Counter Immigrant Detention w/ Donations
America learned that its government had enacted a ‘zero tolerance’ policy on people crossing the border in the last few weeks. This meant they were arrested before having the opportunity to request asylum. In an absurd turn, it also meant that they had decided to separate and hold the children of these migrants.
We learned of parents being told their children were being taken to be bathed and then not hearing from them again. We learned of a care worker who quit his job because he was told to break up hugging siblings. We learned of babies in cages together and children being drugged with antipsychotic medications to make them docile. We also learned that the government has no plant to return these children, and that we still have no idea where any of the girls have been sent.
America’s conscience, at least rhetorically on the internet, grew as people expressed their horror at this policy and discussed doing something about it.
We also learned that the Obama Administration had a policy of locking-up unattended, child migrants and people asked, “Why or how didn’t we know?”
It turned out some people had known. Immigration lawyers knew.
In this Twitter-thread from @ImmCivilRights an immigration lawyer discusses his conversation when he asked Barack Obama to reverse his course on caging kids.
Thread: How did we get here?
In 2015, I shook President Obama’s hand, thanked him for DACA, and asked him to reverse course & close the for-profit baby jails (also known as “family detention centers”) he opened in Dilley & Karnes City, Texas. What he said shook me to my core 1/ pic.twitter.com/K5vi6S2RPj
— R. Andrew Free (@ImmCivilRights) June 19, 2018
He learned that Obama justified his policy as a deterrent. Obama said, “I’ll tell you what we can’t have. It’s these parents sending their kids here on a dangerous journey and putting their lives at risk.”
Thus, these children go through something horrible and the American government puts them through more horror because if we didn’t, other kids would go through something horrible.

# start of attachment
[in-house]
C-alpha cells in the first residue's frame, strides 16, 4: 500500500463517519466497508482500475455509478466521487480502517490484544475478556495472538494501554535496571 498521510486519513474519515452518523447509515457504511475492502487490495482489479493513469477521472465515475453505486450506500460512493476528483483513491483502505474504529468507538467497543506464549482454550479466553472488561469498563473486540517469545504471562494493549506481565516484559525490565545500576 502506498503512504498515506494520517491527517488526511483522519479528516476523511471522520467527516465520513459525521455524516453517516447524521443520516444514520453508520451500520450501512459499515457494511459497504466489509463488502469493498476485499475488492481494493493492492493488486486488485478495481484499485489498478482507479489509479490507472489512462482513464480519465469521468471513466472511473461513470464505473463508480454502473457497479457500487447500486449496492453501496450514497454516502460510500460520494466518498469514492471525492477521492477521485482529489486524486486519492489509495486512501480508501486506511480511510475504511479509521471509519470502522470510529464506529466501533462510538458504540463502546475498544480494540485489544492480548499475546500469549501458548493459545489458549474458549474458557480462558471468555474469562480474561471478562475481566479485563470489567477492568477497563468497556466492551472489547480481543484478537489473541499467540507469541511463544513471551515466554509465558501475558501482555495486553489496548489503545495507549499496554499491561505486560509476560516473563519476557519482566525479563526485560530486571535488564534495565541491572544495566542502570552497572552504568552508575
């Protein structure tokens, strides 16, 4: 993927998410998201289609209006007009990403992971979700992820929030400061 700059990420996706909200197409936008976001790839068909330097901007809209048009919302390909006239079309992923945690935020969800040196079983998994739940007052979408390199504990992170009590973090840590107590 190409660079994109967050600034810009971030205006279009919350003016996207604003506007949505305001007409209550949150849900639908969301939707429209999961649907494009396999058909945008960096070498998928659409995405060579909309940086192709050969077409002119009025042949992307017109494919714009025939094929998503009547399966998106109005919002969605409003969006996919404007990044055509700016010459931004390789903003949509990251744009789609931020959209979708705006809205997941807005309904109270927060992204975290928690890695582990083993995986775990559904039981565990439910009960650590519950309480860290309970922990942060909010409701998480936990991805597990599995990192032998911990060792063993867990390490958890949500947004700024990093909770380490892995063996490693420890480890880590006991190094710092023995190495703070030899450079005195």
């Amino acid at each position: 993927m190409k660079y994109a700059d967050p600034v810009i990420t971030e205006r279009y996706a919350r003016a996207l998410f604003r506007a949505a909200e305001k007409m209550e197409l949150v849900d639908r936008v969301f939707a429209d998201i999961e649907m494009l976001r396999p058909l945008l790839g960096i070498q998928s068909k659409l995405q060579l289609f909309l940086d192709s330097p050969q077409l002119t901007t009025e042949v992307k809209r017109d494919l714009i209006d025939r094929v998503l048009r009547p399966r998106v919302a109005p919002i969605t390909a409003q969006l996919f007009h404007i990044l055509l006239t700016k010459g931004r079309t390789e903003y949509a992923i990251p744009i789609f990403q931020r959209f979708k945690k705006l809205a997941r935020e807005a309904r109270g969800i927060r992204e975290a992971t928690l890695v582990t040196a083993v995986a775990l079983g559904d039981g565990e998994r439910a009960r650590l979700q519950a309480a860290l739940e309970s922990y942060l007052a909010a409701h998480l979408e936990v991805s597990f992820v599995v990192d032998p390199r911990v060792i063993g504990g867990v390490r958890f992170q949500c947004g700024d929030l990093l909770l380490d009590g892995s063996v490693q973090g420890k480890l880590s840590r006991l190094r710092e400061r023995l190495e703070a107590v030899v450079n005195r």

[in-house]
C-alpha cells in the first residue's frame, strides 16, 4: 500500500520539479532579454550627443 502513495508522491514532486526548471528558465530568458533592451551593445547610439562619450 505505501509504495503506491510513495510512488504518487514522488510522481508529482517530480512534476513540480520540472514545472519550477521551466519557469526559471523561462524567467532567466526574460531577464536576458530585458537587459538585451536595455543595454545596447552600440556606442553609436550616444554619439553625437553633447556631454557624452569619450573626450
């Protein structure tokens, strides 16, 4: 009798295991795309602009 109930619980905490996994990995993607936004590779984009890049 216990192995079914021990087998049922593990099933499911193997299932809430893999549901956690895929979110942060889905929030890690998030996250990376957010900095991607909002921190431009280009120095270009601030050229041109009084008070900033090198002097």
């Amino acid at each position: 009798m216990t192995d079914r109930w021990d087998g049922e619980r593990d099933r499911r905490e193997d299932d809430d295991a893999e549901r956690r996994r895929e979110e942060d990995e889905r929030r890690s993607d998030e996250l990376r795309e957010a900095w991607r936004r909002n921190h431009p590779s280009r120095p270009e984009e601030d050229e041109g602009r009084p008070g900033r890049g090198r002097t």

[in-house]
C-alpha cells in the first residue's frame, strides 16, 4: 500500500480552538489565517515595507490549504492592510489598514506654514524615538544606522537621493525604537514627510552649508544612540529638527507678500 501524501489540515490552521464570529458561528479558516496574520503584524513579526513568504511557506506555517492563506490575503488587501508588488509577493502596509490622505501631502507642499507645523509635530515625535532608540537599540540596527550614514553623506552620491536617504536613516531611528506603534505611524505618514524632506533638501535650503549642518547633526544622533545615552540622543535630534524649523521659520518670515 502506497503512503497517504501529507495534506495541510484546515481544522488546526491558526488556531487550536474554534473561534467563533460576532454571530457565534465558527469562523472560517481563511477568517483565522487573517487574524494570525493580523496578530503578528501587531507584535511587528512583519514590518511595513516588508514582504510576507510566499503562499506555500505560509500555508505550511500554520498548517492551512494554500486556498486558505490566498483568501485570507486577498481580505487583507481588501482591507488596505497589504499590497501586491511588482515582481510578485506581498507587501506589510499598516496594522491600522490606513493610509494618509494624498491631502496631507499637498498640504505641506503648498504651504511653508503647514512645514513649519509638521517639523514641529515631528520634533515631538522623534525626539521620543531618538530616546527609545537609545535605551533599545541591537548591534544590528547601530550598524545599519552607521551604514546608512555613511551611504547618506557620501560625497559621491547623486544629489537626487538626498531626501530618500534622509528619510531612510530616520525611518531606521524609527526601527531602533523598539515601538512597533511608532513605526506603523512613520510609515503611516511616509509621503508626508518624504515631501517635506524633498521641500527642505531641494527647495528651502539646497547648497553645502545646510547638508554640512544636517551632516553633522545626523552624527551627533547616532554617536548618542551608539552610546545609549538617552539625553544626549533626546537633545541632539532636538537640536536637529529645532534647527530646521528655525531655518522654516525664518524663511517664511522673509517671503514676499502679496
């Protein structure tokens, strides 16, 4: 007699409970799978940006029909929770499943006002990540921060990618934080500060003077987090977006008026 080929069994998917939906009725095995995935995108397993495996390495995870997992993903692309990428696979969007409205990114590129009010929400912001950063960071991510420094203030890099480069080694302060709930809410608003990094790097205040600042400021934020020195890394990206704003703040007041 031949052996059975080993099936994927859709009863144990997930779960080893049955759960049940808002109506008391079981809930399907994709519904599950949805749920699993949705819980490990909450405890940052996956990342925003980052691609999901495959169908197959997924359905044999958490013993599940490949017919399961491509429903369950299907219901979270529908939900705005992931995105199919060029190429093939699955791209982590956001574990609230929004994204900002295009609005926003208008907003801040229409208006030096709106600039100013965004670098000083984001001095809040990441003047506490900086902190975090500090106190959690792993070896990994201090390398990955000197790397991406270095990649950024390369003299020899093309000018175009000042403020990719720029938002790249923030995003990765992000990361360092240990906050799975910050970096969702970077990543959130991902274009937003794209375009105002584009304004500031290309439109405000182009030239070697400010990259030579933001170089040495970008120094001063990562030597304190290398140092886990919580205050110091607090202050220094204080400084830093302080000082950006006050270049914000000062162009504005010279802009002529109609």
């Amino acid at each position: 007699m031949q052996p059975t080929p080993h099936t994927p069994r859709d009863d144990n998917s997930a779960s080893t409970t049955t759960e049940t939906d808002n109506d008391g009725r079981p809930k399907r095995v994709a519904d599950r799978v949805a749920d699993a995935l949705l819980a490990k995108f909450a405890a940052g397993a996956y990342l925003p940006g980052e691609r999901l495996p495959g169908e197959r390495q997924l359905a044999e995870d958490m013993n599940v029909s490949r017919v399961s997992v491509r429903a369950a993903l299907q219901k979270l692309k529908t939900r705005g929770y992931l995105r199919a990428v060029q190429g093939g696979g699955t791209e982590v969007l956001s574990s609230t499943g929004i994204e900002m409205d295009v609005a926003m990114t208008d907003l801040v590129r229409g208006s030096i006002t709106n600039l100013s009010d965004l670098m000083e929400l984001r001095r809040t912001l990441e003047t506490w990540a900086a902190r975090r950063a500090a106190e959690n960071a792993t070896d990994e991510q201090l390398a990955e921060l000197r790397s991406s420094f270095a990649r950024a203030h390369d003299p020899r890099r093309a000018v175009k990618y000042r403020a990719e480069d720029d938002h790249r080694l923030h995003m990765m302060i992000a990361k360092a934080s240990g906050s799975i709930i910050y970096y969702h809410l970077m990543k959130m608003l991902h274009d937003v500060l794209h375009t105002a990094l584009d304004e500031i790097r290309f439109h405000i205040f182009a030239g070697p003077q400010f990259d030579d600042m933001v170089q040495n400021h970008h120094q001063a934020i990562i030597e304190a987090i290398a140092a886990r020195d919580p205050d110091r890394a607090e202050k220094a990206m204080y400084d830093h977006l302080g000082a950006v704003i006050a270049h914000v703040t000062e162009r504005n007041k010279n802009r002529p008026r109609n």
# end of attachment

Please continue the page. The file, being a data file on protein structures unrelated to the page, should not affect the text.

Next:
And Donald Trump continues to use this rhetoric with a slightly less humanitarian tone. When signing a bill that would cage the families together he said, “if you’re really, really pathetically weak, the country is going to be overrun with millions of people. And if you’re strong, then you don’t have any heart. That’s a tough dilemma.”
My take: He has mistaken strength for fear and weakness for compassion.
At the end of @ImmCivilRights’ thread he recommended several organizations who provide legal support, community building, and other services to migrants and asylum seekers. Please consider donating to their endeavors.
Innovation Law Lab @ThinkLawLab
The organization runs several projects focused on providing legal services to immigrants.
A statement on their homepage reads, “We envision a world where every case that should win, does win, every time, everywhere. We work where the threat is greatest – where people and legal systems are most vulnerable to attack. We are deployed in immigrant detention centers and hostile judicial jurisdictions across the United States.”
Their projects help provide legal services to people who need representation, they work on getting people out of detention, they teach immigrants about American immigration law, they train advocates to help, and they provide stipends to immigration lawyers willing to come and help out.
The Center For Gender and Refugee Studies @CGRShastings
CGRS focuses their legal services on women, children, and the LGBTQ community. The following statement is on their website, “We envision a world where no refugee is denied her right to protection.”
They provide support to asylum attorneys, connect asylum seekers with social and legal services, track asylum seekers as they navigate the immigration process, and work on legislation and research regarding immigration.
Donate here and consider naming them as your charity on AmazonSmile.
Grassroots Leadership @Grassroots_News
“At Grassroots Leadership, we believe no one should profit from the imprisonment of human beings. We live in the most incarcerated society in the history of the world. Every day we confront a prison industry that preys on pain because locking people up dehumanizes all of us.”
They are based in Houston, Texas.